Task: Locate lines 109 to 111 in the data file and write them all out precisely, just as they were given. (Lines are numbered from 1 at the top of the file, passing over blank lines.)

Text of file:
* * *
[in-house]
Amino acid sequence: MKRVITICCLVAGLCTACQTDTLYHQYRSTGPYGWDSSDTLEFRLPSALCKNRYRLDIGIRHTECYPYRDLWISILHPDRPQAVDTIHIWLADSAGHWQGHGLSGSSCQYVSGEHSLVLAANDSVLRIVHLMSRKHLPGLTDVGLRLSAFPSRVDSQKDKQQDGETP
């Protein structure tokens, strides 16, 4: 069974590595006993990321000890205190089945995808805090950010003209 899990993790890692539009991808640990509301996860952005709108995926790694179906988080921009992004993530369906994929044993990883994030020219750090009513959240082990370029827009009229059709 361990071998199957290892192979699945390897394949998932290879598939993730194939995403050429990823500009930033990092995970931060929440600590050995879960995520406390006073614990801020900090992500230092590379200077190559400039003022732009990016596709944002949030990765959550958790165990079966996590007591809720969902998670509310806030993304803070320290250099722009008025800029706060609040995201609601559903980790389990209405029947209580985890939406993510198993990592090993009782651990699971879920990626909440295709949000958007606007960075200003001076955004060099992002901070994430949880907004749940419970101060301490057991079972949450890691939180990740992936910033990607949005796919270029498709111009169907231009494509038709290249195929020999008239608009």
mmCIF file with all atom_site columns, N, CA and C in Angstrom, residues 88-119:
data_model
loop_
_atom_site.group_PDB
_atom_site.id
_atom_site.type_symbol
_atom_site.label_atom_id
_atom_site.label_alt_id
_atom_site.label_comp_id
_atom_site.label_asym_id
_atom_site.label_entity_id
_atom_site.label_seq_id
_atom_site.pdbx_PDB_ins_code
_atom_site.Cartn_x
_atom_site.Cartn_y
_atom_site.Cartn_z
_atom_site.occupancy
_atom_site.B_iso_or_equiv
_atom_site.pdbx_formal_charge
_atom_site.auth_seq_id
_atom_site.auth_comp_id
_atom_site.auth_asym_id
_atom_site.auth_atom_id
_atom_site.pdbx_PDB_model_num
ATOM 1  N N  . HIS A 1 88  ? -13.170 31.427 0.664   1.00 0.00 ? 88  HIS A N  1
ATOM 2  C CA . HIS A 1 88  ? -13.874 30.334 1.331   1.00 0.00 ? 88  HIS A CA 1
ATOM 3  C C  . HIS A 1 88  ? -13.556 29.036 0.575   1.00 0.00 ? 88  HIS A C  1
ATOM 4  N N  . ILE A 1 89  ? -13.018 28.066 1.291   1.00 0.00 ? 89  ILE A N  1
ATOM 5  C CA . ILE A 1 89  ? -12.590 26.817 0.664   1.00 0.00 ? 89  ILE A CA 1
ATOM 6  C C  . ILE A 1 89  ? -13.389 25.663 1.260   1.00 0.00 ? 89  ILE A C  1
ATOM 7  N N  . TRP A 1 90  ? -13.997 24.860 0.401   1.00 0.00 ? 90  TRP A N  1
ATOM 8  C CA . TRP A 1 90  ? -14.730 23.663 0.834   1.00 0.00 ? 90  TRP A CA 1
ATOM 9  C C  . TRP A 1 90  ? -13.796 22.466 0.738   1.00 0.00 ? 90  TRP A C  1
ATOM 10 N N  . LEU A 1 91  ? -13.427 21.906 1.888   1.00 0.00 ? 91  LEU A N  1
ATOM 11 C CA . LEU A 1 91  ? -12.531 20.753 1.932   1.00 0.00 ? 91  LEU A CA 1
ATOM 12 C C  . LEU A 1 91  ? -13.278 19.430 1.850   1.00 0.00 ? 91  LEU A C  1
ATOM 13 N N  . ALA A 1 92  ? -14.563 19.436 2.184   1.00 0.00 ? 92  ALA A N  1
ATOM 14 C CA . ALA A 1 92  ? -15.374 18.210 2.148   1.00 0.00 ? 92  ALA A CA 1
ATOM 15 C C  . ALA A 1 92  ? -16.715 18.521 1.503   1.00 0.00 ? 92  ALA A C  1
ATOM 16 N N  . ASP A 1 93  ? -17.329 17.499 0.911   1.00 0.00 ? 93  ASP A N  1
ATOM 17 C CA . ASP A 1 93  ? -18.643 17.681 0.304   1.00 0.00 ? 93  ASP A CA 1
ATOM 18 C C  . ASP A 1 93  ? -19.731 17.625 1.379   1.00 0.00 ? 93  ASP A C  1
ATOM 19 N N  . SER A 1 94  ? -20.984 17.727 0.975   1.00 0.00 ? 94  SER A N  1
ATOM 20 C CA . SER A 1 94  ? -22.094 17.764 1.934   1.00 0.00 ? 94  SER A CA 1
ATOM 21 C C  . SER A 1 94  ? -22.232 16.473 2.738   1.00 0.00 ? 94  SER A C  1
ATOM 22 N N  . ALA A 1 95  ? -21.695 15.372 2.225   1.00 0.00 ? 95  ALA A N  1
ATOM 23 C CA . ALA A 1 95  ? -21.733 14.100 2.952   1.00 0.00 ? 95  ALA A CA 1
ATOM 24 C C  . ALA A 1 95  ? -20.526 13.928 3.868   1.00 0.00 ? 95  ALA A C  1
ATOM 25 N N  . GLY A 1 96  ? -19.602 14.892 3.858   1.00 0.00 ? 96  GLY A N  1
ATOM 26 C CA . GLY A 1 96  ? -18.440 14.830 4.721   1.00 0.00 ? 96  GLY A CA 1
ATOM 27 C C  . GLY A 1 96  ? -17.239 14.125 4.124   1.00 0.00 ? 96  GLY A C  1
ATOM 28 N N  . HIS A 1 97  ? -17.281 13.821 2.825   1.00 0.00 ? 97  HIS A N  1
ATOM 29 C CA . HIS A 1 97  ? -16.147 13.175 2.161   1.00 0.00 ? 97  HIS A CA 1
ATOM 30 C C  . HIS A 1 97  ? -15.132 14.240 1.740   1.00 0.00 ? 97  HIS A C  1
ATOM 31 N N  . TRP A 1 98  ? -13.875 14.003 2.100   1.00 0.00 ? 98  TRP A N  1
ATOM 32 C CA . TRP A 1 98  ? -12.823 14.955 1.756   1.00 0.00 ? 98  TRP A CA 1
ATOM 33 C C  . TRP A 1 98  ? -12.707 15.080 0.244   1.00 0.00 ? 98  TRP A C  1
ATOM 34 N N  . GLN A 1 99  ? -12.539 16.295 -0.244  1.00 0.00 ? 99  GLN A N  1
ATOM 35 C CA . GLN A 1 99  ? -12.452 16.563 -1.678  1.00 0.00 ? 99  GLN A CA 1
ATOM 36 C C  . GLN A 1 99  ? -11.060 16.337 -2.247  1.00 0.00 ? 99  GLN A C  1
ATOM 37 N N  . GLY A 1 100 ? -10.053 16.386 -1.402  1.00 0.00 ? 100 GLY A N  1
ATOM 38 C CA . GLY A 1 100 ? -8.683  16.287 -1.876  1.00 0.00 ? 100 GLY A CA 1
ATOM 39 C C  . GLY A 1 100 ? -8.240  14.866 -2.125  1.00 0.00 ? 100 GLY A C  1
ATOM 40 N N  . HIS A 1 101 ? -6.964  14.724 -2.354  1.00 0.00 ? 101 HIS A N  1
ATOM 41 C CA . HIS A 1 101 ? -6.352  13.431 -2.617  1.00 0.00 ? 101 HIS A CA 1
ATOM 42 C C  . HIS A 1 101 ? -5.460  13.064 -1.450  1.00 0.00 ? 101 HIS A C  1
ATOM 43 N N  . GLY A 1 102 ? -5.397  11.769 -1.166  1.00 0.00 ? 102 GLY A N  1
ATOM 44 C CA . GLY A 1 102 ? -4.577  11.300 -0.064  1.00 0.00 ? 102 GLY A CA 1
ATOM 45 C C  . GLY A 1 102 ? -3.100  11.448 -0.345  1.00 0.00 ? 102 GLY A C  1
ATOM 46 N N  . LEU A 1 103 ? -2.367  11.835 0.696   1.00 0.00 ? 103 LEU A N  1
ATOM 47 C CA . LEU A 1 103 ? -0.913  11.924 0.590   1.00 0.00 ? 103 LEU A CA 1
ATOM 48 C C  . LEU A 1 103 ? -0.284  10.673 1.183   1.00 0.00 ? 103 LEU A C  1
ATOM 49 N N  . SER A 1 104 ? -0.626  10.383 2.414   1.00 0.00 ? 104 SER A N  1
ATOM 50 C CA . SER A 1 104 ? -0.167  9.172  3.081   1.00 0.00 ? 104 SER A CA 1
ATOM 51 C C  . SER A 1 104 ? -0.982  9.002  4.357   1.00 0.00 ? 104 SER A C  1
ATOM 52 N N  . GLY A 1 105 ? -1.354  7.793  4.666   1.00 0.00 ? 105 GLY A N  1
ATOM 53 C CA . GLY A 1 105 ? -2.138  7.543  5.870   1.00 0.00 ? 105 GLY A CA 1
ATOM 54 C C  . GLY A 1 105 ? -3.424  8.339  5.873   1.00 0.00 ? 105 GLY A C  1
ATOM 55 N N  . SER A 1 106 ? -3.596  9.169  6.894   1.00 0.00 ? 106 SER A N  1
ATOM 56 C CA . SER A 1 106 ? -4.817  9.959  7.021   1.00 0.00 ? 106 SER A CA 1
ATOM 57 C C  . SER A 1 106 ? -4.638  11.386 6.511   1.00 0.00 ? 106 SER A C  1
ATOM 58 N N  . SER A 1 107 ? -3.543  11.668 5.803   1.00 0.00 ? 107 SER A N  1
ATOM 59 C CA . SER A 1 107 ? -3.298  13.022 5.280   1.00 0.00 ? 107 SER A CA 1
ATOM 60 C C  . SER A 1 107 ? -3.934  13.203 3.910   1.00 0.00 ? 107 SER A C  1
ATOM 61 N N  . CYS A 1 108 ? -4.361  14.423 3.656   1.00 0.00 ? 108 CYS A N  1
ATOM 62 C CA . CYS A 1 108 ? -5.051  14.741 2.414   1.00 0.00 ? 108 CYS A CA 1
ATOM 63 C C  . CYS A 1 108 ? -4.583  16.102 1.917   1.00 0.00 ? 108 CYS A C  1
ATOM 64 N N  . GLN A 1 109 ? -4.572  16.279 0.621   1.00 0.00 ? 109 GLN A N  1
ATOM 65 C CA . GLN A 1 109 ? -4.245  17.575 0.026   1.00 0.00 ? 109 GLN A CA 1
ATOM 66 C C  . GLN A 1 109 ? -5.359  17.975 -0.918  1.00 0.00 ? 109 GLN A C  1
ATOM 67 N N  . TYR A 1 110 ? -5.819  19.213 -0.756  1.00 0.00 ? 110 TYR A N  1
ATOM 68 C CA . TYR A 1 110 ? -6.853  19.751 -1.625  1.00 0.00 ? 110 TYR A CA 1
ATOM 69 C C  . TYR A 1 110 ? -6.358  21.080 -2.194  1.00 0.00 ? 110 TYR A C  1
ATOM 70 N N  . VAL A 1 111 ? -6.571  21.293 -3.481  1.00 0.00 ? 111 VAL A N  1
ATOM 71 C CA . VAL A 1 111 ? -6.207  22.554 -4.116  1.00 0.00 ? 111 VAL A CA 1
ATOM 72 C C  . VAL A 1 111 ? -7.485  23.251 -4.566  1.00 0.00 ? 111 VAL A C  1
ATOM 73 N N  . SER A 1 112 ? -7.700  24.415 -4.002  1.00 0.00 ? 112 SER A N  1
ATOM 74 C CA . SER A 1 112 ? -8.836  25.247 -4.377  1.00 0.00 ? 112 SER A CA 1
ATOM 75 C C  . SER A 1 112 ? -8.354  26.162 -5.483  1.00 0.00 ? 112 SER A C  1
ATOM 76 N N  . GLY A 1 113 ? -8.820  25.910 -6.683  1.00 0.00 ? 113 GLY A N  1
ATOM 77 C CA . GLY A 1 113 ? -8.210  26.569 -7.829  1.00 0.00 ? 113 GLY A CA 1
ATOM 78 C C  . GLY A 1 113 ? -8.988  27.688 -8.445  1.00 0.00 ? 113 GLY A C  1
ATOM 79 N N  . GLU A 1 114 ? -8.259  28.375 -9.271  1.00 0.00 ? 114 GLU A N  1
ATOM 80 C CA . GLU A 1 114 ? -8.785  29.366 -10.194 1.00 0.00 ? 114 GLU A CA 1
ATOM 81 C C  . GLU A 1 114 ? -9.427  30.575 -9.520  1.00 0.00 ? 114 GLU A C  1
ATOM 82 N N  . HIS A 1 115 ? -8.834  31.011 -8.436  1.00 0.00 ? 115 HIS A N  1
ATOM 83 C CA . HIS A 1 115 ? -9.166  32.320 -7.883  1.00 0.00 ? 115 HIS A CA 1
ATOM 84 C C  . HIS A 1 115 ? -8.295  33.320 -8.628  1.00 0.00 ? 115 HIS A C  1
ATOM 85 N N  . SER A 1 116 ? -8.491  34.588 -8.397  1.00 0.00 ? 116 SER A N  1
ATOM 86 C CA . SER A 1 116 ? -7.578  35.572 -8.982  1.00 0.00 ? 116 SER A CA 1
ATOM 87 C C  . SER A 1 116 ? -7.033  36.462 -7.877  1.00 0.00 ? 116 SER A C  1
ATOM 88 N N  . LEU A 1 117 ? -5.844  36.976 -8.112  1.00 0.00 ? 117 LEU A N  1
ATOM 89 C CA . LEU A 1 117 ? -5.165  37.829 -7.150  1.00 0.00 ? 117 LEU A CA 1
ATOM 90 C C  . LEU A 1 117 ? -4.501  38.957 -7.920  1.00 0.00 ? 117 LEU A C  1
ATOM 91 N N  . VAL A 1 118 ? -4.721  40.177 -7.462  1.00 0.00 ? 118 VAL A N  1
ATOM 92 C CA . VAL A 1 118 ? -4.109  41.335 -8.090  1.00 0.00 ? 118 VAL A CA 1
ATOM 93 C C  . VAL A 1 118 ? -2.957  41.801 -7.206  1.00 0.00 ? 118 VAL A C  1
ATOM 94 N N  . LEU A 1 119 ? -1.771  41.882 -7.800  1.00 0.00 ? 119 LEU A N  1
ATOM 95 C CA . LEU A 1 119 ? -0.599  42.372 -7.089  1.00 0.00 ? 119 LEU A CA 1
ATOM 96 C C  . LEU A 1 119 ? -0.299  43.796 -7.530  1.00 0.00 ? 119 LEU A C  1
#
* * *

ATOM 82 N N  . HIS A 1 115 ? -8.834  31.011 -8.436  1.00 0.00 ? 115 HIS A N  1
ATOM 83 C CA . HIS A 1 115 ? -9.166  32.320 -7.883  1.00 0.00 ? 115 HIS A CA 1
ATOM 84 C C  . HIS A 1 115 ? -8.295  33.320 -8.628  1.00 0.00 ? 115 HIS A C  1